MV Agusta F4 Review
They'll call it ‘Motorcycle art’, if you ask MV Agusta. We’re inclined to agree, too – meet the MV Agusta F4R, the ‘mid-spec’ variant in the F4 range. Not as expensive as the F4RR, mind, but just as capable. This isn’t available any more, but there isn’t much of a difference between the F4 and F4R other than a graphics job and the more expensive one getting an easily-adjustable rear Ohlins shock.
What is it?
‘Motorcycle art’, if you ask MV Agusta. We’re inclined to agree, too – meet the MV Agusta F4R, the ‘mid-spec’ variant in the F4 range. Not as expensive as the F4RR, mind, but just as capable. This isn’t available any more, but there isn’t much of a difference between the F4 and F4R other than a graphics job and the more expensive one getting an easily-adjustable rear Ohlins shock.
How does it ride?
Like an old-school litre-class supersports motorcycle. It puts you arse-over-tits, and on a racetrack that is a great thing. We weren’t on a racetrack, and so were less than amused by it. That said, the easily adjustable suspension does wonders for its ride quality. The seat is the narrowest one we’ve seen on an inline-four motorcycle, a function of the narrowest four-pot motor in the business. There are electronics to ostensibly help you, but you get a switchable quickshifter, two levels of ABS and eight levels of traction control. You’re supposed to know the rest.
The engine is creamy smooth and lugs hard from nearly the bottom of the rev range. There is a step at 10,000rpm, and of course throttle response is way too aggressive in Sport mode (it wheelies in third if you sneeze, believe you me), but that said, it is very easy to get into trouble with the amount of speed this motorcycle can work up to. The perks of having 192bhp on tap, eh? The brakes are fantastic, though, so shedding speed is equally easy.
Anything else I should know?
Attention to detail, thy name is MV Agusta. They’ve made the cylinder head red, then covered it with the fairing so you don’t notice it unless you’re at the perfect angle to the engine. There are running lamps in the lip of the fairing as well as in the headlamp unit itself which you won’t notice except at night. However, it looks like MV got so carried away with the details that they forgot to step back and look at the motorcycle in its entirety, the way they did with the F3. I know I’m badmouthing what is widely accepted to be the most beautiful motorcycle in the business, but remember that the design has been essentially unchanged for two entire decades. They’ve updated it, with the projector headlamp and the square exhaust tips, but the updation has also made it an ever-so-slightly confused design. MV forgot to update the display, though; it has graphics that took me back to the reign of Nokia in the Indian mobile phone space.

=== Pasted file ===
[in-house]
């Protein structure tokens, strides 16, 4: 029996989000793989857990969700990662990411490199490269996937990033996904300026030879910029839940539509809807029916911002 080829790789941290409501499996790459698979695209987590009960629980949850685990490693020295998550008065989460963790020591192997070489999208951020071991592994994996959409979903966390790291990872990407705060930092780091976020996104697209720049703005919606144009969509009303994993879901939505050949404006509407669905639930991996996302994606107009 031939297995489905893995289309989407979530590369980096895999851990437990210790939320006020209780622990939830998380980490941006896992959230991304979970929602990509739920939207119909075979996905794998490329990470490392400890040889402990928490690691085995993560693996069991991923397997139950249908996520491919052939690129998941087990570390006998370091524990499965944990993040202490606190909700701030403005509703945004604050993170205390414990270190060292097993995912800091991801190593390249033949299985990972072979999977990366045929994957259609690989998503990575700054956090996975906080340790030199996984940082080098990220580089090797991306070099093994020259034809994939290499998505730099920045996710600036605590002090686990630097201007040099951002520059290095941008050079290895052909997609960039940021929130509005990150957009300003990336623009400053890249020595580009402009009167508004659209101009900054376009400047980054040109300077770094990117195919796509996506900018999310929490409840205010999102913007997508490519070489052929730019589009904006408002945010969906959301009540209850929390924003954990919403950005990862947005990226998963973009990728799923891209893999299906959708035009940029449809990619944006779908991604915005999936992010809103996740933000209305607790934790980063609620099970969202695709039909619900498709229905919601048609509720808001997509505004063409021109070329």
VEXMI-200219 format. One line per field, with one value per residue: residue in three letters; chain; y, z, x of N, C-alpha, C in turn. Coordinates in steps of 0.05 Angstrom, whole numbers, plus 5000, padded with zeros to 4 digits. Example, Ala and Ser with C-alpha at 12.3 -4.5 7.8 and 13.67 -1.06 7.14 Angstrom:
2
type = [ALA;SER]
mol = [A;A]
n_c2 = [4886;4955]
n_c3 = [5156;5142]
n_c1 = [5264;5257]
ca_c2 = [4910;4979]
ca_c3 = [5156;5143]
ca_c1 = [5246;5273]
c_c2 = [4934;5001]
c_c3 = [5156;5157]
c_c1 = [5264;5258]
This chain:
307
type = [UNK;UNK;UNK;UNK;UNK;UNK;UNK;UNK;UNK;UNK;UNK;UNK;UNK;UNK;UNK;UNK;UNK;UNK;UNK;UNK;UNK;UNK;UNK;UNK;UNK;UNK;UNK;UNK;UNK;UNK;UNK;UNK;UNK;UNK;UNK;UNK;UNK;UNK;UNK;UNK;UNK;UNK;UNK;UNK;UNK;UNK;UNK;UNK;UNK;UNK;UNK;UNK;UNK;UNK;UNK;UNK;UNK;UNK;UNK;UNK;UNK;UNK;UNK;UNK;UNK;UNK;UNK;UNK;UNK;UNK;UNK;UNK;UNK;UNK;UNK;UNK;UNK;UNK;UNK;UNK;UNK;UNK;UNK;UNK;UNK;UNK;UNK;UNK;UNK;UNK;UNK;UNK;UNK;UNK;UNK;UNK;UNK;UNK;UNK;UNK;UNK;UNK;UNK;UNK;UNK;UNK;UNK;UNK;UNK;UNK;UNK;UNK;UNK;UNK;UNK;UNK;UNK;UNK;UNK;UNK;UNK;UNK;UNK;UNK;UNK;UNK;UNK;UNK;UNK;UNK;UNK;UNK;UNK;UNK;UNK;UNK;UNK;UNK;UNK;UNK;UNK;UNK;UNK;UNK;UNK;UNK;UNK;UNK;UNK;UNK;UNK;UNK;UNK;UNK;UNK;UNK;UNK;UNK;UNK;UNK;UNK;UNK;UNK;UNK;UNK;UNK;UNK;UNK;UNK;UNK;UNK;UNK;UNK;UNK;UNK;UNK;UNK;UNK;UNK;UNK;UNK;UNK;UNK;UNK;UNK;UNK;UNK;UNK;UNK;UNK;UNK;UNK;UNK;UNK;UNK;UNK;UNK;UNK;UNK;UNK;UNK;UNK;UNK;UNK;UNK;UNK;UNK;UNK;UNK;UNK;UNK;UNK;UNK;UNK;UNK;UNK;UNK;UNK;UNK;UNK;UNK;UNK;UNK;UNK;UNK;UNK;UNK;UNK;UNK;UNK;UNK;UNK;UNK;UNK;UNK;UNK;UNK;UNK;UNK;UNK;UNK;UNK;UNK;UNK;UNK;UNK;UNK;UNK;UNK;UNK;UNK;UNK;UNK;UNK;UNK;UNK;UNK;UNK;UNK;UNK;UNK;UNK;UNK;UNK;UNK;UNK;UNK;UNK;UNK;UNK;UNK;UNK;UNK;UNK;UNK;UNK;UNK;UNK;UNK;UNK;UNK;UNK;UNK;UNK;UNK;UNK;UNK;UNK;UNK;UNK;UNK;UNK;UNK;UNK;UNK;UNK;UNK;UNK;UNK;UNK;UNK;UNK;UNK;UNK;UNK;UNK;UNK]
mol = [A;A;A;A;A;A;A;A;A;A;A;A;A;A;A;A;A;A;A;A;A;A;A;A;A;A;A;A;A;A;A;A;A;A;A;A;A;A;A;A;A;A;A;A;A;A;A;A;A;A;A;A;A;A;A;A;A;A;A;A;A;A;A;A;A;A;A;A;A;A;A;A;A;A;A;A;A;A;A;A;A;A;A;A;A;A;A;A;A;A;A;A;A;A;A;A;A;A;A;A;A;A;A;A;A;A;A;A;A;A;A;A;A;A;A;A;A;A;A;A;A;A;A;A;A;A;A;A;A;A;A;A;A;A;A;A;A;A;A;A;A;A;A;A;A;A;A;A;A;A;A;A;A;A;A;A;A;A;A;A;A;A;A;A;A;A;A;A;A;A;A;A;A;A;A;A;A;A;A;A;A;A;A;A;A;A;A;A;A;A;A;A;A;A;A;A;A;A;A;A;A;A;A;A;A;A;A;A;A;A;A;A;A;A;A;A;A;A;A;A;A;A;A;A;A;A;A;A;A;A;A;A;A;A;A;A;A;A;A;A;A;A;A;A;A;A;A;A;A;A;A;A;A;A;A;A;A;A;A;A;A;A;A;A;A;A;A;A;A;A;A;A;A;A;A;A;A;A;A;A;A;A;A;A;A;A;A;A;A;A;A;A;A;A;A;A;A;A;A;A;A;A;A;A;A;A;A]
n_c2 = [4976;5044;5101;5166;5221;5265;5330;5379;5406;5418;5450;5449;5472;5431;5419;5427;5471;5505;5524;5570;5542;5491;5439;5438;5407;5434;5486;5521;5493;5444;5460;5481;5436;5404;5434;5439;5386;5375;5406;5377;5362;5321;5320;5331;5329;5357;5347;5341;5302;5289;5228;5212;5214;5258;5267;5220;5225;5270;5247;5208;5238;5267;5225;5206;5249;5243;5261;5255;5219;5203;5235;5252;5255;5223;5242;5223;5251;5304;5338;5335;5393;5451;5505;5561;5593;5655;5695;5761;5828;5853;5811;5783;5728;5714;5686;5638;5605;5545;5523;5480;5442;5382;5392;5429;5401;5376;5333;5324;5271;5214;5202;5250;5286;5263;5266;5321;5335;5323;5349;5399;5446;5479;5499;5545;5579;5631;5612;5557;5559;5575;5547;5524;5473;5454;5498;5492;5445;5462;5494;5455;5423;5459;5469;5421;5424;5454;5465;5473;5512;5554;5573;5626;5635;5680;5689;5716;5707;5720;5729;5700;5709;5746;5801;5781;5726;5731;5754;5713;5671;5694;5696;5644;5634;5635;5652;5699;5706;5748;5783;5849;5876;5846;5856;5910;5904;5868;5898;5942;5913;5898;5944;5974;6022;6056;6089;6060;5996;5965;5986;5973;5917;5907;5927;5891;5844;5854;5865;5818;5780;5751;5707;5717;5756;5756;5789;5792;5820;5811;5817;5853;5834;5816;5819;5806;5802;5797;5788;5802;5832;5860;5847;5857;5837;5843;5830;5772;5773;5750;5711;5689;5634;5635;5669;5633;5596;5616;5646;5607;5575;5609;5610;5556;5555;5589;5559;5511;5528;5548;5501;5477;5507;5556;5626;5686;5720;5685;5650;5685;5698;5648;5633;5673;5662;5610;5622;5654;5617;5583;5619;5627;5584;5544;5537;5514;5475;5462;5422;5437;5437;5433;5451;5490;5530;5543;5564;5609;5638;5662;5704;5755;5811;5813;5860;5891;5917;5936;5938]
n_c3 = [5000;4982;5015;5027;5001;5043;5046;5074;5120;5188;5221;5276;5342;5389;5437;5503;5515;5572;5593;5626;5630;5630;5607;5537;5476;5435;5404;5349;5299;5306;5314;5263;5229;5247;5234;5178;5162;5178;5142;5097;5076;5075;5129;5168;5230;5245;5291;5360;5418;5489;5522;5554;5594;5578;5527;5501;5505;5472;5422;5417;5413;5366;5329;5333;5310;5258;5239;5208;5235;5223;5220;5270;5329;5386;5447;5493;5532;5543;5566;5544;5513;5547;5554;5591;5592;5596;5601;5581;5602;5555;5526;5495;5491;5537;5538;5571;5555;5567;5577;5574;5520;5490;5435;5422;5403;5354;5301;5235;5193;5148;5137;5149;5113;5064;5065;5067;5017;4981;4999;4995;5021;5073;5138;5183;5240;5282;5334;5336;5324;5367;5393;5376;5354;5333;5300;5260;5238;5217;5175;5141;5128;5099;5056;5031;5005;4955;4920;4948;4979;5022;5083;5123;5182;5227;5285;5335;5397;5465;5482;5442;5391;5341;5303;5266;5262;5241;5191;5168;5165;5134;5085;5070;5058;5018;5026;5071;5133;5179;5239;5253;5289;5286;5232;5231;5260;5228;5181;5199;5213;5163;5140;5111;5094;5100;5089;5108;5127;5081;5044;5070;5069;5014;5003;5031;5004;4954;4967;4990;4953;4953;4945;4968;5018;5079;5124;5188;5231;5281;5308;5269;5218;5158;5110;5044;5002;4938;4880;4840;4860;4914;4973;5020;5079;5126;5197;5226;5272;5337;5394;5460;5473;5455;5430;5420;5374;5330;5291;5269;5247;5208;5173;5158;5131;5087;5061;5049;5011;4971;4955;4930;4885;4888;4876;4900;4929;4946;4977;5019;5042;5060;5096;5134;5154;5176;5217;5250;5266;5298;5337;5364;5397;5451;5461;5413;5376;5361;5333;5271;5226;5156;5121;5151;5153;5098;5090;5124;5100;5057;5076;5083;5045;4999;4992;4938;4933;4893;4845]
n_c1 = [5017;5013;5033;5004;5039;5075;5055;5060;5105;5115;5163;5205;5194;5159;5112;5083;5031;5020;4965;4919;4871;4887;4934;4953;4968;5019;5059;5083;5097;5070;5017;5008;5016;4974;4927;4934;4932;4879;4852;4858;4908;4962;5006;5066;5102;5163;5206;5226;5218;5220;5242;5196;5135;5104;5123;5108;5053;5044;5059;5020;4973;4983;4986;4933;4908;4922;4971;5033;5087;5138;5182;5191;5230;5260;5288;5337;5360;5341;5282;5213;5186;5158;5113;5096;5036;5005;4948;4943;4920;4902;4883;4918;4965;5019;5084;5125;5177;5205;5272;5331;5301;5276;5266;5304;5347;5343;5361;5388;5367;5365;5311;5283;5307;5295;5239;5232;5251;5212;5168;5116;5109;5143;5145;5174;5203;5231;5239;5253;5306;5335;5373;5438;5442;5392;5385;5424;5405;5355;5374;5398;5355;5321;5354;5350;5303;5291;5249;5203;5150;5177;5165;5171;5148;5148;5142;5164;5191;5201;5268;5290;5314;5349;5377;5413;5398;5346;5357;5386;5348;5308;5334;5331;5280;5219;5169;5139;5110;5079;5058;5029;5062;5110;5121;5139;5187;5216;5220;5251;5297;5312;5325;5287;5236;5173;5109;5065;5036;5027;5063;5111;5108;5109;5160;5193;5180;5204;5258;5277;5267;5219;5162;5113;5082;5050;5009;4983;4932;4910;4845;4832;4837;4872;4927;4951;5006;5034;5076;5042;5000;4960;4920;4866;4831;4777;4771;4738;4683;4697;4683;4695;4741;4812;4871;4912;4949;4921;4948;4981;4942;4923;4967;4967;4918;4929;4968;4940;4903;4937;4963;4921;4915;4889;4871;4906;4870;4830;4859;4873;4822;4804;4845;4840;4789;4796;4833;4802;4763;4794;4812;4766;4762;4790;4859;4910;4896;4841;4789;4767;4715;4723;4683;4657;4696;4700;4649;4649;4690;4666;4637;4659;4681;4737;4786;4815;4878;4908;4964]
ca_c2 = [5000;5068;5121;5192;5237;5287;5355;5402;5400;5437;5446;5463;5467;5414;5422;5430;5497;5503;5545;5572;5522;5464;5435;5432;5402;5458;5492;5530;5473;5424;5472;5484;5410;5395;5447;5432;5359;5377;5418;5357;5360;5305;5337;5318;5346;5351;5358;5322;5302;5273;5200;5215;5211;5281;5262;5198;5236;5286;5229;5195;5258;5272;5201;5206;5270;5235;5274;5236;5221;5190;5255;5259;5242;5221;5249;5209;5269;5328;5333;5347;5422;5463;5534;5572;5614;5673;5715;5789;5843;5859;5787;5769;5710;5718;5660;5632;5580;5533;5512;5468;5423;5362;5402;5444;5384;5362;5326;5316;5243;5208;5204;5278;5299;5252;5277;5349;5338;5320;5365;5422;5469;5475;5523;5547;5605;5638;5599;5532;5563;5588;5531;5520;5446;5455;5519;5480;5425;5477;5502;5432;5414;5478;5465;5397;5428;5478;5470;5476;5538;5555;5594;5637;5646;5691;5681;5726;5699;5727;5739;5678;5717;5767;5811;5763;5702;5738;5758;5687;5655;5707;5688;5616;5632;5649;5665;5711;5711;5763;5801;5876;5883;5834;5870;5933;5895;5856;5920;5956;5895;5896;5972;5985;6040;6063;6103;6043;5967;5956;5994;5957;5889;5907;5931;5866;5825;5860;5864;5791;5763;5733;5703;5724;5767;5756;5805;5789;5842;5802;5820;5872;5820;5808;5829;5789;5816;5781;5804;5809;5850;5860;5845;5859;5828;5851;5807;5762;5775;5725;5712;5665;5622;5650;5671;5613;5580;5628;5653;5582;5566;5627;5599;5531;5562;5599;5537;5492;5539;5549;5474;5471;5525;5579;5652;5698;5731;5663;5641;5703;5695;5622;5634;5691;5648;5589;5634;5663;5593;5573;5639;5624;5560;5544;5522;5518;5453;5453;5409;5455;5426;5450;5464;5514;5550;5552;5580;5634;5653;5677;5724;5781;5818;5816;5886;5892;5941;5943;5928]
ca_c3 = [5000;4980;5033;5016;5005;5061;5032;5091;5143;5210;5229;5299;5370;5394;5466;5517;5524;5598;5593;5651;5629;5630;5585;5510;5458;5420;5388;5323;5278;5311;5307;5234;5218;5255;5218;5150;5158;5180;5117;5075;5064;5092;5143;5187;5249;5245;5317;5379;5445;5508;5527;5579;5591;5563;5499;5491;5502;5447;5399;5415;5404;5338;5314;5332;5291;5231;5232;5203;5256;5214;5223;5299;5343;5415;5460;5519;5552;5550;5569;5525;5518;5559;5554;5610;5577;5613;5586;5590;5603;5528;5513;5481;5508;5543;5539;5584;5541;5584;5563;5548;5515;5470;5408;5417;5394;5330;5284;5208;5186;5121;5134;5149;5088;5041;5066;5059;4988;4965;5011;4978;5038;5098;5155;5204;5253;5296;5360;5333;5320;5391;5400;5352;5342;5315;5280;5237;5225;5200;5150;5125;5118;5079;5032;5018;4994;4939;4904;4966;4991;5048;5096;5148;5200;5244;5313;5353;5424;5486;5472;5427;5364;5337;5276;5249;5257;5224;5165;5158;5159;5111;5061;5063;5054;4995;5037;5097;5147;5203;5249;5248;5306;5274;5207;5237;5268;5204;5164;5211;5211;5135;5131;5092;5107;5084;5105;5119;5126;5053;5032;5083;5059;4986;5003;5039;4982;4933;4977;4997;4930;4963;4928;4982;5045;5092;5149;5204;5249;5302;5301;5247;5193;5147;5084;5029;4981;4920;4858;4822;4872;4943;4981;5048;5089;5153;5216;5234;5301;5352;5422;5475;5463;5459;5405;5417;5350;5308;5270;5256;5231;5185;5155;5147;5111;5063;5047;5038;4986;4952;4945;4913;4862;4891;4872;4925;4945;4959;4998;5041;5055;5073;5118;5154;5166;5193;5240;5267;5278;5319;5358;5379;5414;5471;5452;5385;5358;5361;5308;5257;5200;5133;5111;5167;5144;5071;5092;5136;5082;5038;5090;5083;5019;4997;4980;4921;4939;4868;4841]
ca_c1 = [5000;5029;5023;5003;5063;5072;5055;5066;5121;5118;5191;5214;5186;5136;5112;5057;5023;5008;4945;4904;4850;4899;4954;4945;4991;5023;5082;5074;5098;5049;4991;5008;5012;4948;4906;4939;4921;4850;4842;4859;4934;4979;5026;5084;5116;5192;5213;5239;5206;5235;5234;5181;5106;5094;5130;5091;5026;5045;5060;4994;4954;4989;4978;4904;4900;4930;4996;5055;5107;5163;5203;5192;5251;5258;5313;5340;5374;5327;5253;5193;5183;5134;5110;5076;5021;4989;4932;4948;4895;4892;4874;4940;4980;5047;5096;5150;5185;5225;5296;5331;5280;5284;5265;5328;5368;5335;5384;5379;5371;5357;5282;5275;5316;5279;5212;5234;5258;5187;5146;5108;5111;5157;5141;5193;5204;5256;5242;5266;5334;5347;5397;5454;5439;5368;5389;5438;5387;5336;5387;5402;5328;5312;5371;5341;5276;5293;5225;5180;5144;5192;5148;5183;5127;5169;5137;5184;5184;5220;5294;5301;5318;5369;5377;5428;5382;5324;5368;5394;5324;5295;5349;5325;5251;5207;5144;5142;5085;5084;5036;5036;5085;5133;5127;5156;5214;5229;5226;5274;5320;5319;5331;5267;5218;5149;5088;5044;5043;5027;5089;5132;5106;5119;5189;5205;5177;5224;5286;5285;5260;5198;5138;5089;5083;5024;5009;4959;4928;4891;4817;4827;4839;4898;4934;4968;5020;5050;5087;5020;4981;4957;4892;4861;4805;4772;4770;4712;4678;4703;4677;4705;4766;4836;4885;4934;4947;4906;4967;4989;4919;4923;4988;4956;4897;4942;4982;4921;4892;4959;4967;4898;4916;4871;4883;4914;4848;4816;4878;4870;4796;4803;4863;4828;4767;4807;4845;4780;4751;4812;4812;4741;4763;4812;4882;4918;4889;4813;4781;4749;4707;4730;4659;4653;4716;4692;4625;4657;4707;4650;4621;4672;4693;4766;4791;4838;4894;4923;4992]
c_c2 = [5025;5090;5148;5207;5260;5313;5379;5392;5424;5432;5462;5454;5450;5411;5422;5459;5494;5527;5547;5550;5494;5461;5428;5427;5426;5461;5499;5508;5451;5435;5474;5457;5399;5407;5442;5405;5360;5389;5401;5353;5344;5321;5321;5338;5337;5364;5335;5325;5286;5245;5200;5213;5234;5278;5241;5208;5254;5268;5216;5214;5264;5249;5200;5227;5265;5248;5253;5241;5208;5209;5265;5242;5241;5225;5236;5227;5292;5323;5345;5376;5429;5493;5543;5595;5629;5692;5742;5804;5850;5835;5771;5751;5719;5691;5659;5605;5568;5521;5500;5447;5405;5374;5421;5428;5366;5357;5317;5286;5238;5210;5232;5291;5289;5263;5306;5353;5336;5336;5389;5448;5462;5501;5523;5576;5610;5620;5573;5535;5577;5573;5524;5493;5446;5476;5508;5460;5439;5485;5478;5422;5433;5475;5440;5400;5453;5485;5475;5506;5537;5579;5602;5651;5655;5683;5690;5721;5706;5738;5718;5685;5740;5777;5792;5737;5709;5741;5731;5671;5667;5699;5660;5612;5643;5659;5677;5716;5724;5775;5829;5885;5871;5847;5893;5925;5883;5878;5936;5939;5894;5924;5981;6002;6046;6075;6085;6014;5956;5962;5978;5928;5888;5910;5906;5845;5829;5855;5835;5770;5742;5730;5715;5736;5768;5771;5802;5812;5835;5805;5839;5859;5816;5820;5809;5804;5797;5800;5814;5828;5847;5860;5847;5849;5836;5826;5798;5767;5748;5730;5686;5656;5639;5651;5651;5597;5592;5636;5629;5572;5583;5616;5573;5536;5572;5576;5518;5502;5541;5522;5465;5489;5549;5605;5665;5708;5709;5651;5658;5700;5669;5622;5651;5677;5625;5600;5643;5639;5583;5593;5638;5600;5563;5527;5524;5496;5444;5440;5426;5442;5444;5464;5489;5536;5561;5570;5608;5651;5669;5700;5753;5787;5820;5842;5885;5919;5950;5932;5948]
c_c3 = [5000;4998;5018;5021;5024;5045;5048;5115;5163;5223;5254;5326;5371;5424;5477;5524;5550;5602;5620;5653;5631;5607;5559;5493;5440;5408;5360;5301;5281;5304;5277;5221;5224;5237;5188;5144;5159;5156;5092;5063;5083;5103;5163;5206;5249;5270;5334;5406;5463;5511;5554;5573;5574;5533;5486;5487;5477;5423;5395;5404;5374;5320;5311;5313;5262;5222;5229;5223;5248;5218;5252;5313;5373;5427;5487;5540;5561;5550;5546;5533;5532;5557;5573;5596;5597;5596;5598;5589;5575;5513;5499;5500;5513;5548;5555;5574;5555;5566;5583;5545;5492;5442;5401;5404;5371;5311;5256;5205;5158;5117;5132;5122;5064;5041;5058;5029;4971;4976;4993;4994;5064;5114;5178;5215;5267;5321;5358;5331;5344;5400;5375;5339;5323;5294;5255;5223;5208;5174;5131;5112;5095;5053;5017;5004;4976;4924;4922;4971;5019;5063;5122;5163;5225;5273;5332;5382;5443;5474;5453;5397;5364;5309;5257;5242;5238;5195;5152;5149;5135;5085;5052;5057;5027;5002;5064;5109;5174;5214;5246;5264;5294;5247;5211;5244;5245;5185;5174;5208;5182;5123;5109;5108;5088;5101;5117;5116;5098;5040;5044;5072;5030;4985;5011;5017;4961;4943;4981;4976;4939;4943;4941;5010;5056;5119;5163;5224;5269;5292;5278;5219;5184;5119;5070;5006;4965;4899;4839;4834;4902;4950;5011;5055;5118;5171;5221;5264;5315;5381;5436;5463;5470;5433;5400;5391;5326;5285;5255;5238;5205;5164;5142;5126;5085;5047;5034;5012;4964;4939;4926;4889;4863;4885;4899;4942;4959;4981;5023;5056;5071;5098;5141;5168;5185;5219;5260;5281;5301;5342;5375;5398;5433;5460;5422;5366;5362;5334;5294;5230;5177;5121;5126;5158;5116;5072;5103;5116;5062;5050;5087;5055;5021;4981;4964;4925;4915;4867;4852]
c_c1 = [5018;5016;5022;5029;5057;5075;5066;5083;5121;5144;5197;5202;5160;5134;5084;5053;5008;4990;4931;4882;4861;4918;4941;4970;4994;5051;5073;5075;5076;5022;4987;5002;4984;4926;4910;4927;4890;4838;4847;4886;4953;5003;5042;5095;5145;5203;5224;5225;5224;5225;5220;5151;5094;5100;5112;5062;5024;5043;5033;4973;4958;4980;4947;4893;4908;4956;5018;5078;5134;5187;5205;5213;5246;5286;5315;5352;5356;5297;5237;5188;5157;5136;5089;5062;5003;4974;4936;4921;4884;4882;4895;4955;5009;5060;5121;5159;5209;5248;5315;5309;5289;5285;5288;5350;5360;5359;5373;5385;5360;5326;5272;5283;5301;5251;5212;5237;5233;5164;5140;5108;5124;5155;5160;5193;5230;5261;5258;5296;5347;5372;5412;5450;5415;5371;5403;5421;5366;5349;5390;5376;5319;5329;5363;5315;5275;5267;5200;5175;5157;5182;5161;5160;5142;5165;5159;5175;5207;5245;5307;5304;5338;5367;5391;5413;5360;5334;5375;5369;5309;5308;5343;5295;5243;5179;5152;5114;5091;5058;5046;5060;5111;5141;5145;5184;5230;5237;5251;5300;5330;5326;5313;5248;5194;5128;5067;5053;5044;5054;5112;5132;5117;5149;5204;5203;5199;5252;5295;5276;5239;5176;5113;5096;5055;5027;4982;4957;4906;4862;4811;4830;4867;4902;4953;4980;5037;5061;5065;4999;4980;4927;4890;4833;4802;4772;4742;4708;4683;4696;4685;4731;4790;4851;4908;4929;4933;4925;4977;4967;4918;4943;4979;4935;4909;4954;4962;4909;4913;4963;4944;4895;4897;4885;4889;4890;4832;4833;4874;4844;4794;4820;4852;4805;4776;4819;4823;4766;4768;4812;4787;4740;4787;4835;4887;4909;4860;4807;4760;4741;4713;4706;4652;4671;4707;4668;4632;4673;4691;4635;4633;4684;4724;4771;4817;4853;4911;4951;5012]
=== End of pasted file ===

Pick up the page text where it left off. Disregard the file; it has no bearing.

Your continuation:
It also has the turning radius of an aircraft carrier, thanks to the handlebars that make your thumb hit the fairing when you turn it. Oh, and you need to be at least six feet tall to ride it around. I’m six feet tall, and there were a fair number of times when I needed help to back up the motorcycle because of the seat height. The seat height also contributes to the nervousness when you take those U turns, and there’s always the reminder that you’re riding an exotic to take the nervousness a level higher.
The seat and tank are too slippery to leave you comfortable for anything other than a short ride – this slipperiness is wonderful when you’re sliding from side to side for the corners, but on a regular ride, it is very uncomfortable.
Should I buy one?
This is a demanding motorcycle – you need to have Rs 35 lakh or so handy to buy it. You also need the leg length of a supermodel and the muscle of an athlete to ride it in traffic. But you’ll be an instant celebrity with it, too, because you’ll be on bonafide exotica.
Where does it fit in?
Right on the line that divides ‘motorcycles’ and ‘art’, like MV says. There is no real competition – the Ducati Panigale 1299 runs it close, and any of the Japanese 1000cc supersport motorcycles (special mention: Ninja) can outmanoeuvre it around a track, but you don’t pay this much money for a motorcycle. Where the F4 distinguishes itself is in the fact that whether you’re riding it or not, whether it is parked in your garage or in your living room, you and everyone around you will appreciate it.
1. Arai Astro-IQ Second in the Arai street models hierarchy, the Astro-IQ is a comfortable, stable helmet at any speed. Price: 50,000
2. Alpinestars T-GP R Air A textile jacket that is a good middle ground between the protection of a textile jacket with the cooling of a mesh jacket thanks to the well-designed airflow, the T-GP Plus is one of the better jackets for an Indian summer. Price: Rs 16,500 (T-GP Plus Air)
3. Cortech by Tour Master Injector gloves These full-length gloves are a cross between a touring glove and a racing glove. Has moulded plastic for knuckle protection, a leather back and perforated leather in between the fingers for ventilation. A fleece liner will keep you warm during the winter - but is surprisingly good during the summer as well. Price: Rs 8700 before shipping and duties (Impulse RR)
4. Joe Rocket Phoenix 2.0 pants Mesh is a wonderful thing in our heat, and the Joe Rocket Phoenix mesh pants manage an ideal combination of protection via the removable armour and airflow. Price: 9600 (Phoenix Ion)
5. Alpinestars SMX-6 boots A full-length road-going boot, the SMX-6 has perforations all along the front of the boot, giving it great ventilation. It is comfortable enough to wear all day long. Price: Rs 21,500
Photography by Kapil Angane
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